| Biographical Poetry
posted January 8, 2022
A father watches his son pitch in a tense baseball game
The Man with the Smile Grin
I think of him often in respectful bits and pieces
Warm memories, one told in this poetic thesis.
The character of an uncomplicated man
whose manner affected my entire lifespan.
It was 1959, the Golden Age of baseball,
with riant and rabid fans from towns big and small.
Between innings I slipped glances in his direction.
He sat quietly in the visitor's bleacher section.
Farmer's tan, solid build, calloused hands from toil,
clued a hard-working, outdoor man of the soil.
Sunday straw hat shaded a handsome face, with chiseled chin,
and his unforgettable distinct expression: the smile-grin.
Most fans cheer and chat as they watch the play,
but the he remained mute. Small talk was not his way.
A calm demeanor hinted perceptive intellection.
The smile-grin hid constrained competitive predilection.
Two bitter rivals squared off in this game.
His team led two to one in the ninth frame.
But with two outs the home team loaded the bases,
stirring wrinkled brows, and wide eyes on anxious faces.
The home crowd forgetting "do unto others" preaching
erupted in a cacophony of smarmy razzing and shrieking.
Visiting fans were restive seeing victory slip away.
They sat back and some discretely began to pray.
Though the Man's smile-grin tightened ever so slightly,
he showed no other signs of pressing anxiety.
A discerning sage deep in thought, with no specter grim.
Uncontrollable circumstances never bothered him.
But when three pitches in a row sailed out of the zone
most felt the tying run would soon be walked home.
The young pitcher, once more, wound up and fired the ball.
"Strike one!" bellowed the umpire's adamant call.
The hitter bent down, grabbed a handful of dirt,
took quick practice swings, wiped sweaty hands on his shirt.
The man's steel blue eyes narrowed. He studied the batter.
The smile-grin widened. Nerves on display matter.
The next pitch hit the mitt with an intimidating "whop".
The ump swung his right hand in an up-and-down chop.
"Strike two" triggered boos from the home delegation.
Three and two! Bases loaded! Hearts aflutter with anticipation!
Their advantage now shrinking, locals began rhythmic chants.
Rowdies taunted the pitcher with profane claptrap rants.
No one could avoid it. Men stood with clenched fists and clamped lips.
Ladies covered their eyes and peeked between finger tips.
But the Man with the smile-grin focused on the slim pitcher,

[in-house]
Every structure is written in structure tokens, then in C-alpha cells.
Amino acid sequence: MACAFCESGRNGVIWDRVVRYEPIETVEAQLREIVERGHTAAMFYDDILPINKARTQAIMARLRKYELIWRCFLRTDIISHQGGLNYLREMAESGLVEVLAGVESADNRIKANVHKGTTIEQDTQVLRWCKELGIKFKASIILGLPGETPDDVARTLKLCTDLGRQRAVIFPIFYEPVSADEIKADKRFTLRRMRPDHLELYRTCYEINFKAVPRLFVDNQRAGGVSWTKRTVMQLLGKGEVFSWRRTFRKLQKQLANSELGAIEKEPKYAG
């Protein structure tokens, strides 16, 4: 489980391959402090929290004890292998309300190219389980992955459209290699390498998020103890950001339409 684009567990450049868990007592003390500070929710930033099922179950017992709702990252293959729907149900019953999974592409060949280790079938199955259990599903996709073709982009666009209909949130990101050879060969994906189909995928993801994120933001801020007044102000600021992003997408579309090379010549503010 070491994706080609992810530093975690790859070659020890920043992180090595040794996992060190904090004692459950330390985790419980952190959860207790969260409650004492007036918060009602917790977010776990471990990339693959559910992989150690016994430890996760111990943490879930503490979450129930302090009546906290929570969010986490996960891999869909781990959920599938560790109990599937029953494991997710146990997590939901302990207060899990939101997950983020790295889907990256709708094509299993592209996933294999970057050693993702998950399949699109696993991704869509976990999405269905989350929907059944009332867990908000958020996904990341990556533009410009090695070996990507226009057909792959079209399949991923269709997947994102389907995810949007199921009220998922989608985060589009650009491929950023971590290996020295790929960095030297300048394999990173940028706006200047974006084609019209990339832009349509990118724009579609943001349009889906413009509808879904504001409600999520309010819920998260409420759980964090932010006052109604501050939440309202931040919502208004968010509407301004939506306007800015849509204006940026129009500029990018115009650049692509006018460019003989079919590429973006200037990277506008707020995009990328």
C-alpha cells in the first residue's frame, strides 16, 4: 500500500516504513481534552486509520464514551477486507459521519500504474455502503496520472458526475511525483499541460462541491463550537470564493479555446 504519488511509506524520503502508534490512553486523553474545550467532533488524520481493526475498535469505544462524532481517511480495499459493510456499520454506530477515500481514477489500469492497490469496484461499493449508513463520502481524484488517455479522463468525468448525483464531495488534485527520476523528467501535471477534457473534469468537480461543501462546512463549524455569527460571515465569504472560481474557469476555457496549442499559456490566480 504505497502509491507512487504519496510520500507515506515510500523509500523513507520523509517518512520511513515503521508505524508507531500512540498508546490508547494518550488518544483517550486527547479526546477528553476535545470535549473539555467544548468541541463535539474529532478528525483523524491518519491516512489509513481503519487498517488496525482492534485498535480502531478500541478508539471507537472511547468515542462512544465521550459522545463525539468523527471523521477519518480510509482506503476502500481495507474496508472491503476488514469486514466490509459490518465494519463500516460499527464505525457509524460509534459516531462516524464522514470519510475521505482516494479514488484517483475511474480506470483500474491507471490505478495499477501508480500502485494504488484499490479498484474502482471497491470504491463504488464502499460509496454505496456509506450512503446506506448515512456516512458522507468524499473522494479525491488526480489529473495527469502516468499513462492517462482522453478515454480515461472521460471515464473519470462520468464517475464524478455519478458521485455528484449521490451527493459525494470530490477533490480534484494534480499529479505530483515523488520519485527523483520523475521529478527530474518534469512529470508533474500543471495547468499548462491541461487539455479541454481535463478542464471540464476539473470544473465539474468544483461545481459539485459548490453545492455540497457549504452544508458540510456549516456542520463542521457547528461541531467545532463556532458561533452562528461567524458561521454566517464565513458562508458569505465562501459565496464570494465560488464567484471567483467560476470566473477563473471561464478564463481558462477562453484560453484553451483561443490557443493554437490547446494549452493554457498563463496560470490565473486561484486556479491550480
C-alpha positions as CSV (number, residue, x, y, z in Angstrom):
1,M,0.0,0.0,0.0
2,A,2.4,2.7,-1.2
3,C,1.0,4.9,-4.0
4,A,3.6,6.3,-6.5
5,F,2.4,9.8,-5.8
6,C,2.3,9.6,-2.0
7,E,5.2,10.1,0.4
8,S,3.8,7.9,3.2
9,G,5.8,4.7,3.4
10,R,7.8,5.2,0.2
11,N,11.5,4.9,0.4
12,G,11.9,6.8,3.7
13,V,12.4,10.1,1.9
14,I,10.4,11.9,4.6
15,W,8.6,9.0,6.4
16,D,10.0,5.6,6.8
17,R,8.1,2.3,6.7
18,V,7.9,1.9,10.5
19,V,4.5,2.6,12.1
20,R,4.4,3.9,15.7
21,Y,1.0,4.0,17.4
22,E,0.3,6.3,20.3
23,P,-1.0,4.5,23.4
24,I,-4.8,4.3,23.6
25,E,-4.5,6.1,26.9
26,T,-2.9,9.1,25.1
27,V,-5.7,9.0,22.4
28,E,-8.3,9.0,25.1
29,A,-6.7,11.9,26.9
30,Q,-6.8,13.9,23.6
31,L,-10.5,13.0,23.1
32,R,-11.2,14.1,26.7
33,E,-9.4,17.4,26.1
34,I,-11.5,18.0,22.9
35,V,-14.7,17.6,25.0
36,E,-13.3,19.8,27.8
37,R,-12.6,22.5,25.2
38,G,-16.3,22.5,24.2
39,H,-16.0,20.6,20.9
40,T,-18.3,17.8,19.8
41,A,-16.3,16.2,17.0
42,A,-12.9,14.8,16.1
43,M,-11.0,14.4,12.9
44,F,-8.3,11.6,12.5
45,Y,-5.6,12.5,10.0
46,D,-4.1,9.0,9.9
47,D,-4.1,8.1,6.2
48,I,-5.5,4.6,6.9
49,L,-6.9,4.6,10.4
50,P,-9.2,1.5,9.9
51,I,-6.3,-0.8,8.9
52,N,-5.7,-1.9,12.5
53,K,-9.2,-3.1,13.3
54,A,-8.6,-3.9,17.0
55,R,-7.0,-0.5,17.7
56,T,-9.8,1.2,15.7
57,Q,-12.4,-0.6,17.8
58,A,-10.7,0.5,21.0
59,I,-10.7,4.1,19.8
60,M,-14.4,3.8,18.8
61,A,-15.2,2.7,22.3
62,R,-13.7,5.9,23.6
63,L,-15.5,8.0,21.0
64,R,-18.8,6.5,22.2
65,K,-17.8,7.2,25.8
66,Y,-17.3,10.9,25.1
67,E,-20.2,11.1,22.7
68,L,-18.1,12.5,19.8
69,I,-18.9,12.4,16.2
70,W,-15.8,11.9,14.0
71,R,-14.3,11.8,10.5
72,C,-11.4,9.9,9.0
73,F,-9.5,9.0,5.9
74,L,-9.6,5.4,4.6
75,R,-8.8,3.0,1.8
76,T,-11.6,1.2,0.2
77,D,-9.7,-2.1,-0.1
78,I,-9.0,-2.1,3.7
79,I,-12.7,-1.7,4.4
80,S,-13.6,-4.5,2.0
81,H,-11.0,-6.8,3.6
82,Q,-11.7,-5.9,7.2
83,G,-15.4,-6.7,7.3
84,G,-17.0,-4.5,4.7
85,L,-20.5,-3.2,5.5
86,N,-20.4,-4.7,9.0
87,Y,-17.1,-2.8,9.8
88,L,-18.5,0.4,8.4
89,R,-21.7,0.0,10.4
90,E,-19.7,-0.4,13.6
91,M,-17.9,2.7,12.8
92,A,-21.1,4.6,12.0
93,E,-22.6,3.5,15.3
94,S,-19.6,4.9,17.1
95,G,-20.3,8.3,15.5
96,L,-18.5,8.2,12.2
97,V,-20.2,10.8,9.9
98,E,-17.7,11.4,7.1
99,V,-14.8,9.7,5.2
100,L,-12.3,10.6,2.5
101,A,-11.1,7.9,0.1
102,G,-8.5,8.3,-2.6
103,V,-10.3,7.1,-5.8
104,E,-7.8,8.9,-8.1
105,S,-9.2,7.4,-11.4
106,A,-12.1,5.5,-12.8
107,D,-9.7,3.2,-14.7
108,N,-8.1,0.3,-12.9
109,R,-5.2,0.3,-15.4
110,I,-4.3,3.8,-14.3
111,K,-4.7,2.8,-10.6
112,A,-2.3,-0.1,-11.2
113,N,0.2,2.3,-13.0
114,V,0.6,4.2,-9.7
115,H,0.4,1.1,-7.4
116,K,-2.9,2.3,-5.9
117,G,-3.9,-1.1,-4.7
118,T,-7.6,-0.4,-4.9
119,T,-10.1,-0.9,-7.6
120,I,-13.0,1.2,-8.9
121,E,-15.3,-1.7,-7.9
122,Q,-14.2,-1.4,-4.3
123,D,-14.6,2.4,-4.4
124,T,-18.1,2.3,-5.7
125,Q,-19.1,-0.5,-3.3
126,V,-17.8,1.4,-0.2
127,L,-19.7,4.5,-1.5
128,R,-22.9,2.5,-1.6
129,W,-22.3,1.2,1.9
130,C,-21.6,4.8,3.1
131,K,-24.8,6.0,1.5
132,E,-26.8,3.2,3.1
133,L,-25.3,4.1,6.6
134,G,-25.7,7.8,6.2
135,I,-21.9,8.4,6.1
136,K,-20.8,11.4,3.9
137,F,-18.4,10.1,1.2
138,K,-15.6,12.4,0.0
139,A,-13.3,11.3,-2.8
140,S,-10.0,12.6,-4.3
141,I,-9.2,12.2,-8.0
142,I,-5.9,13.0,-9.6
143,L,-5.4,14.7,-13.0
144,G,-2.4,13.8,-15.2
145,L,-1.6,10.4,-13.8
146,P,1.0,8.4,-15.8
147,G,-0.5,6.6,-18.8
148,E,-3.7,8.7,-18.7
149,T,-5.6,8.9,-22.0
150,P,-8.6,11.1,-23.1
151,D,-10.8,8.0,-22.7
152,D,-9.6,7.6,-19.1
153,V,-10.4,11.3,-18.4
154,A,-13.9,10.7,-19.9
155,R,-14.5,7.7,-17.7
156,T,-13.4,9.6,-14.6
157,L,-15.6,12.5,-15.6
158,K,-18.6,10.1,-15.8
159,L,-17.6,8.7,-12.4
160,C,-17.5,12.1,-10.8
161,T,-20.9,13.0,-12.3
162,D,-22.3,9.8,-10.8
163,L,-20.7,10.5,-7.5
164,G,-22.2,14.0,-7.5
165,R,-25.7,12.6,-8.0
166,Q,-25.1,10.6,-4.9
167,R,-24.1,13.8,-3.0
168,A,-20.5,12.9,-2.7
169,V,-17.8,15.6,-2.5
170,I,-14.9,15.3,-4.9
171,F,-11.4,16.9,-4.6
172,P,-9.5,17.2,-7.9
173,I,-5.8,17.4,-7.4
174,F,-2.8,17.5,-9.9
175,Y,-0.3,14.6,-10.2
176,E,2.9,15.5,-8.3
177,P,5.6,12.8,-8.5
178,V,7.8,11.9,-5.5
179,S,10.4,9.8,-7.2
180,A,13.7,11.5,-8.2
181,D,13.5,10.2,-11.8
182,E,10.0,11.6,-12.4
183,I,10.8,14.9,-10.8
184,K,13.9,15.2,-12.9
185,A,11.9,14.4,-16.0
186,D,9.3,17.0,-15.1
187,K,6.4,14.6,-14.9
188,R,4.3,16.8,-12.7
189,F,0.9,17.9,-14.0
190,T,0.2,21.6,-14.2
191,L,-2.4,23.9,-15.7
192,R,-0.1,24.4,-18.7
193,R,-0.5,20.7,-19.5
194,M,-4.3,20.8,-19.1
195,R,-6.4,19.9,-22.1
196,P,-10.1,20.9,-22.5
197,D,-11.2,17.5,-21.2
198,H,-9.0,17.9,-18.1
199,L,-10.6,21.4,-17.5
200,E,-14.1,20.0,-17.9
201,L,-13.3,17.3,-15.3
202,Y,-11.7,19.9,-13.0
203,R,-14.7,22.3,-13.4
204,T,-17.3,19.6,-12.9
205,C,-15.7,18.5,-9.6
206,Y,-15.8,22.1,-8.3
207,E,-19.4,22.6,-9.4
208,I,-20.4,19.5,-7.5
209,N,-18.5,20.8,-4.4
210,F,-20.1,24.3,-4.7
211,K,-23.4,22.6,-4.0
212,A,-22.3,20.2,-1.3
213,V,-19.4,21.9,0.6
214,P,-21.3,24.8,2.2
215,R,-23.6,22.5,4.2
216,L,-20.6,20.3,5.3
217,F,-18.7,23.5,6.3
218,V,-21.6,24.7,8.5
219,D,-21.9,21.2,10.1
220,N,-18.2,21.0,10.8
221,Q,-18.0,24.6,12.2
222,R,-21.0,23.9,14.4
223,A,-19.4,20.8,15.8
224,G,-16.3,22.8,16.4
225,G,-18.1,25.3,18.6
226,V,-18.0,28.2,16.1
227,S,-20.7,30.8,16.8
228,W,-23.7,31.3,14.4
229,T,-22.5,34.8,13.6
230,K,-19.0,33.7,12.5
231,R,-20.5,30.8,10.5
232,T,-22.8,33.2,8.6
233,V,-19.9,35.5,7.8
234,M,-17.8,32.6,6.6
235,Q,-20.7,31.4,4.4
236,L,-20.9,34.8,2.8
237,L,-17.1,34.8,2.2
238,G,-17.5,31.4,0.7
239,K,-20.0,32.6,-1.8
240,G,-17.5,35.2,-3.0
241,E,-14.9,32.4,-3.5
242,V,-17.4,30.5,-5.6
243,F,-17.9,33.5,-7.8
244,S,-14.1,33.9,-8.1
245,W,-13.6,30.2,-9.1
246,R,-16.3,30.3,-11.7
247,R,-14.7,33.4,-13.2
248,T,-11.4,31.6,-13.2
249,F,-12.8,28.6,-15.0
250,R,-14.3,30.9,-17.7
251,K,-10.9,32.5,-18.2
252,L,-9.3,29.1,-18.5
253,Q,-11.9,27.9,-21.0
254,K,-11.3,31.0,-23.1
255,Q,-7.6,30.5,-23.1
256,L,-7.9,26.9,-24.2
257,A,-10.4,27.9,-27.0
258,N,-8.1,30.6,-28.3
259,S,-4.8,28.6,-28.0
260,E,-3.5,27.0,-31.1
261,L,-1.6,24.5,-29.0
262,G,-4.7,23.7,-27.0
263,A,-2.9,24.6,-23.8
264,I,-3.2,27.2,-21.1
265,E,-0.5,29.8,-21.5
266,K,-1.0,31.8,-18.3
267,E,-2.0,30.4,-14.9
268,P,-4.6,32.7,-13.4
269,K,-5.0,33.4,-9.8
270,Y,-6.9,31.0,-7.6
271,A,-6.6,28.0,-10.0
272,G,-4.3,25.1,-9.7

who rubbed up the ball and took the sign from the catcher.
The hurler seemed a calm youth of inherited nerve
Was the Man now thinking, "Will he throw the curve?"
But the next pitch was as fast and straight as the former.
And "crack", the hit sailed o'er the fence near the corner.
Home town fans went berserk, raised hands in a loud howl,
But then stood dumbstruck when the Ump roared. "Foul! Foul!"
Eerie silence descended as fans reflected on what might have been.
Then slowly a rising crescendo reclaimed the mood again.
The batter stepped back in the box. The pitcher was ready to serve.
The Man's mentation resumed. He whispered, "The curve, now the curve."
The wind-up, then the ball spun its path toward home plate.
It appeared inside. The hitter froze. The pitch took a sharp break.
Speechless fans held their breath. Is it heartache or glee?
The ump's arm shot skyward, with imperial finality,
and he bellowed like a drill sergeant, "Steeeerike three!'
The numbed home crowd slumped back in an obtuse trance.
As if staying longer would allow a second chance.
Visiting fans sighed in relief; some shared an embrace.
A few taunted the losers with a glare of "in-your-face".
With covert pride, his smile-grin melted into a simple a smile.
Happy fans shook his hand when he descended the aisle.
He met the pitcher at the chicken wire screen by the dugout.
With kindred grin, the young man joked. "Never a doubt!"
Then the Man's face twisted into a roguish smirk.
He rolled up some bills from the pocket in his shirt.
Lazuline eyes smiled. He stuffed three ones through the wire maze.
The boyish pitcher said "Thanks," with mirrored blue-eyed gaze.
Then the Man's taciturn resolve and competitiveness
came forth with words that went something like this:
"I like it when the count goes to three and oh,
And they razz and yell when you get ready to throw.
They're certain a walk is coming. They have no doubt.
But you come back and strike the guy out!"
I remember that game and the smile-grin.
How it pleases me to remember him,
For I was the young blue-eyed lad,
And the smile-grin belonged to my Sainted Dad.
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